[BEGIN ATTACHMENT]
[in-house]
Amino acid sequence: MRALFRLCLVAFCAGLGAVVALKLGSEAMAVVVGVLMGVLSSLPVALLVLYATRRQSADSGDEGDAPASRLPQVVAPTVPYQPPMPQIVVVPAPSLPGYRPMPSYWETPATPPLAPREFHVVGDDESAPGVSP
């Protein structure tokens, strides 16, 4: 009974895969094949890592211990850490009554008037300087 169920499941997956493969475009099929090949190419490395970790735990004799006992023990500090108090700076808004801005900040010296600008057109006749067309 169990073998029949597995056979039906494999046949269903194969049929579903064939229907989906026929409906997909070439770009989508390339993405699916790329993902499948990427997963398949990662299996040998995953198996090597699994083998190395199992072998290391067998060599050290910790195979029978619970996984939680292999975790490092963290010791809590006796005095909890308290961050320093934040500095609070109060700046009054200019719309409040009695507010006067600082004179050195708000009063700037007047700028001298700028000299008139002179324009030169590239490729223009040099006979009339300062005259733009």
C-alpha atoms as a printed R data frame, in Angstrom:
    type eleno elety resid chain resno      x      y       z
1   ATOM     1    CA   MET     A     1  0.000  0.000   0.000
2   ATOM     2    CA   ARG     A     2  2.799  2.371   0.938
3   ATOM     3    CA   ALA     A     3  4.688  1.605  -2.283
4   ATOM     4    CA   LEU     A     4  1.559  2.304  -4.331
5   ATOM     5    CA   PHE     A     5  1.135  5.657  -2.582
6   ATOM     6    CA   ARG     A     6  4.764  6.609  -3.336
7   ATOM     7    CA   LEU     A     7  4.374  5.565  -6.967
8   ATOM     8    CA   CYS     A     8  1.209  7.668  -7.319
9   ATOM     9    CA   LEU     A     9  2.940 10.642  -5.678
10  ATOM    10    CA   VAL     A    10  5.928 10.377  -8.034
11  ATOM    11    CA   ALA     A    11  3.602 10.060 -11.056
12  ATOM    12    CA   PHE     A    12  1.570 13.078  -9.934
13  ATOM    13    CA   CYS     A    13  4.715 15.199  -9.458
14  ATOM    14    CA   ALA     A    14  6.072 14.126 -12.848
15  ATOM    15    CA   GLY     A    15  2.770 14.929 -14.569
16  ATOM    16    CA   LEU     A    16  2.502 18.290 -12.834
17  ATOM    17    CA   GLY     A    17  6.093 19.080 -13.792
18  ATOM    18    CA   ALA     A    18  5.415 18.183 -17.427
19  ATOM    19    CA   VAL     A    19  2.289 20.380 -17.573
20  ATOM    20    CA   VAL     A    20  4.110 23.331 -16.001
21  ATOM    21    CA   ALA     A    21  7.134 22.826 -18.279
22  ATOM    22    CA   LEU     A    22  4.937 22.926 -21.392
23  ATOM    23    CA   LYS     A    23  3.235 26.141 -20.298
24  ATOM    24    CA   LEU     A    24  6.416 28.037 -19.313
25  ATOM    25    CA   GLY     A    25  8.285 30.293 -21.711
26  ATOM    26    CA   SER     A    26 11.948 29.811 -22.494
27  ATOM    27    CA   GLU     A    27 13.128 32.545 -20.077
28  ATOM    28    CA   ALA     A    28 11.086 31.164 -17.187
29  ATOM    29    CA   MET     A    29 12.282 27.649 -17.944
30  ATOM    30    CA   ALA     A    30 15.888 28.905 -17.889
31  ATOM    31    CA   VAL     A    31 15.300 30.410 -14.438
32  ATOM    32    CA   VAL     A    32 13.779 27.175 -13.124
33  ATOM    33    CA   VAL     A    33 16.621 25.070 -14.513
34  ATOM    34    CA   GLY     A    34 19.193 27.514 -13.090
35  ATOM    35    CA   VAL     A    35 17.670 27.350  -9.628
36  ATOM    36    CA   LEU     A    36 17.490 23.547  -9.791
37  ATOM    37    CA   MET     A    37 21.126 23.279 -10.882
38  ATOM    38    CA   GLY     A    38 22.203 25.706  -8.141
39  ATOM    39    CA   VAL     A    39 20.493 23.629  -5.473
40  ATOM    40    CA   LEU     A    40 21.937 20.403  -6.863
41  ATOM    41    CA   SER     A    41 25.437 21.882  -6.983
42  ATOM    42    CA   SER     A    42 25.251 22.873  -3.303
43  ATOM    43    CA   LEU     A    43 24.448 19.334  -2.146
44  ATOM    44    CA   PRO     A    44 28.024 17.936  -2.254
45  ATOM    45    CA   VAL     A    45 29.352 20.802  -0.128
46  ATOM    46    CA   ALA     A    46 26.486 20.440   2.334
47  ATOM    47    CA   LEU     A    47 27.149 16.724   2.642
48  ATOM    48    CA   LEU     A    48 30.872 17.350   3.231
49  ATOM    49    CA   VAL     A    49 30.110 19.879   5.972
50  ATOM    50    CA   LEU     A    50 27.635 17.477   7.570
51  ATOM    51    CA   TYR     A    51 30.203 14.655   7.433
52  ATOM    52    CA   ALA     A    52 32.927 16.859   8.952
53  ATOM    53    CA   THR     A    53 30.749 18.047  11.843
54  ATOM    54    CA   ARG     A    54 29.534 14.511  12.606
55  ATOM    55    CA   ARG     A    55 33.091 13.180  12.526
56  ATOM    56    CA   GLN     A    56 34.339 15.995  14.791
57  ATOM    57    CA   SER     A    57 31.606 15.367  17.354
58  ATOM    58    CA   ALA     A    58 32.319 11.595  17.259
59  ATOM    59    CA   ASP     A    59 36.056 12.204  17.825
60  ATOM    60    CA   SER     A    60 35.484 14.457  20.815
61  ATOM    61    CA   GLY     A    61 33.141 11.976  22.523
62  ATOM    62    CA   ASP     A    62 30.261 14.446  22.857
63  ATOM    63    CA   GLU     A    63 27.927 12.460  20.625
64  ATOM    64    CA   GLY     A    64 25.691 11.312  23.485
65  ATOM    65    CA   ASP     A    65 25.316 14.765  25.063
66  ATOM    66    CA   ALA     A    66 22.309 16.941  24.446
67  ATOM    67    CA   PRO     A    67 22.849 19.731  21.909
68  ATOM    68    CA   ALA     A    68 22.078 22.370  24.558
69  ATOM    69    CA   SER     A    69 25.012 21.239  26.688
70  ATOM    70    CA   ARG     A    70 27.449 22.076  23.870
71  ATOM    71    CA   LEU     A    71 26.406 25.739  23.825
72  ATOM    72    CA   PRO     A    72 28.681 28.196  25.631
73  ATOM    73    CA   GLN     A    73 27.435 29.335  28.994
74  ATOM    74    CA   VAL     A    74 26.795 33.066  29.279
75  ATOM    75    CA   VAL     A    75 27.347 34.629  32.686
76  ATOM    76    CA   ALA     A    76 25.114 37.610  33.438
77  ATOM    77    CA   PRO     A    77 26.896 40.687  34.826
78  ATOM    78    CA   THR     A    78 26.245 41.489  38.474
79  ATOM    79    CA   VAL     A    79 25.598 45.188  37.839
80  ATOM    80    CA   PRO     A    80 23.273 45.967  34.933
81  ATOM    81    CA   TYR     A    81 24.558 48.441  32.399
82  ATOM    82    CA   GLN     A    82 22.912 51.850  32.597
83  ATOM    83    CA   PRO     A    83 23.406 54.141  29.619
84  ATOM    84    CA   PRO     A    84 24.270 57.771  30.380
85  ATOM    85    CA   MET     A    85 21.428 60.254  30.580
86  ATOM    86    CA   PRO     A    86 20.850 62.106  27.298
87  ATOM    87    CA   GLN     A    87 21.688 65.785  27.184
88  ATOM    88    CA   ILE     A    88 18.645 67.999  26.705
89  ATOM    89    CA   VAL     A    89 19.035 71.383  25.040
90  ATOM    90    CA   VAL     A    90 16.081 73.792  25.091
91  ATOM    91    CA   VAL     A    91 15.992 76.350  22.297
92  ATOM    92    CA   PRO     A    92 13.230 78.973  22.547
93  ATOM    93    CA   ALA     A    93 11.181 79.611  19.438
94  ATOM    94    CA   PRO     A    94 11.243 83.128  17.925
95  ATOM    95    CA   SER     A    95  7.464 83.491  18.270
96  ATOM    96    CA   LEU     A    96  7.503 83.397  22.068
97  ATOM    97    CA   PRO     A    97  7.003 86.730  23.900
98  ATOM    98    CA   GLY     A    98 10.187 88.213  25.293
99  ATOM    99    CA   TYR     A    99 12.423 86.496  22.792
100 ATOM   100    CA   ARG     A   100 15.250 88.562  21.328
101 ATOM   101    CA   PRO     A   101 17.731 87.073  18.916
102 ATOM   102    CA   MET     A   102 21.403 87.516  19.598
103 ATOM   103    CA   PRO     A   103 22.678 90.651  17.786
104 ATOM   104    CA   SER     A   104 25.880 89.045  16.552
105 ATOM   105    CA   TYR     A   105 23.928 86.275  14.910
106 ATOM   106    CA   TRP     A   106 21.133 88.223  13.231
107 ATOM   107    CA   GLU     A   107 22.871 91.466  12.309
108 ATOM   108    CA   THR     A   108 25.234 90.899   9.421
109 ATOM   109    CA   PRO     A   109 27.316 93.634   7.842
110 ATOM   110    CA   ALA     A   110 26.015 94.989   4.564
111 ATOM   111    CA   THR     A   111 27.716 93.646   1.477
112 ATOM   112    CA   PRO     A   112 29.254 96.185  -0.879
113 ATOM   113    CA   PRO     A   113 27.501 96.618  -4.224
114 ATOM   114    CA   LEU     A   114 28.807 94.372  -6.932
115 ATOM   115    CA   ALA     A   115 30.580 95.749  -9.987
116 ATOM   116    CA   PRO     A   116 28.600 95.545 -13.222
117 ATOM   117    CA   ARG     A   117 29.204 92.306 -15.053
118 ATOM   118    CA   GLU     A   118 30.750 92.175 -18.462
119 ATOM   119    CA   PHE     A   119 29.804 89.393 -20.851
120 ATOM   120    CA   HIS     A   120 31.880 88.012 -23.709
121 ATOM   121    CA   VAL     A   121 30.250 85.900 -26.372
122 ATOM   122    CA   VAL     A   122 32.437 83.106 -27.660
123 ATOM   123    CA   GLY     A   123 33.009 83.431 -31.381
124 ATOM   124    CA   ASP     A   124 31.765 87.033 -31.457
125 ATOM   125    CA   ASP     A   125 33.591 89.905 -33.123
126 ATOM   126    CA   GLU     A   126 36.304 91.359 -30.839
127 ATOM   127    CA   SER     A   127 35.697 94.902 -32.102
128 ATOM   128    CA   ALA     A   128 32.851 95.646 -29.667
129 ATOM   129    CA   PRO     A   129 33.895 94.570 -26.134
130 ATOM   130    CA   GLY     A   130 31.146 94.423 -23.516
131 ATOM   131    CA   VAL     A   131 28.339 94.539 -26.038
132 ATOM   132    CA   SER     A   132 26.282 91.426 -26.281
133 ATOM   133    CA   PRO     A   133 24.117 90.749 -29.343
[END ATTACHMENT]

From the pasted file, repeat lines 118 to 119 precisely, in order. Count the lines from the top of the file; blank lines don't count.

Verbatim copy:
113 ATOM   113    CA   PRO     A   113 27.501 96.618  -4.224
114 ATOM   114    CA   LEU     A   114 28.807 94.372  -6.932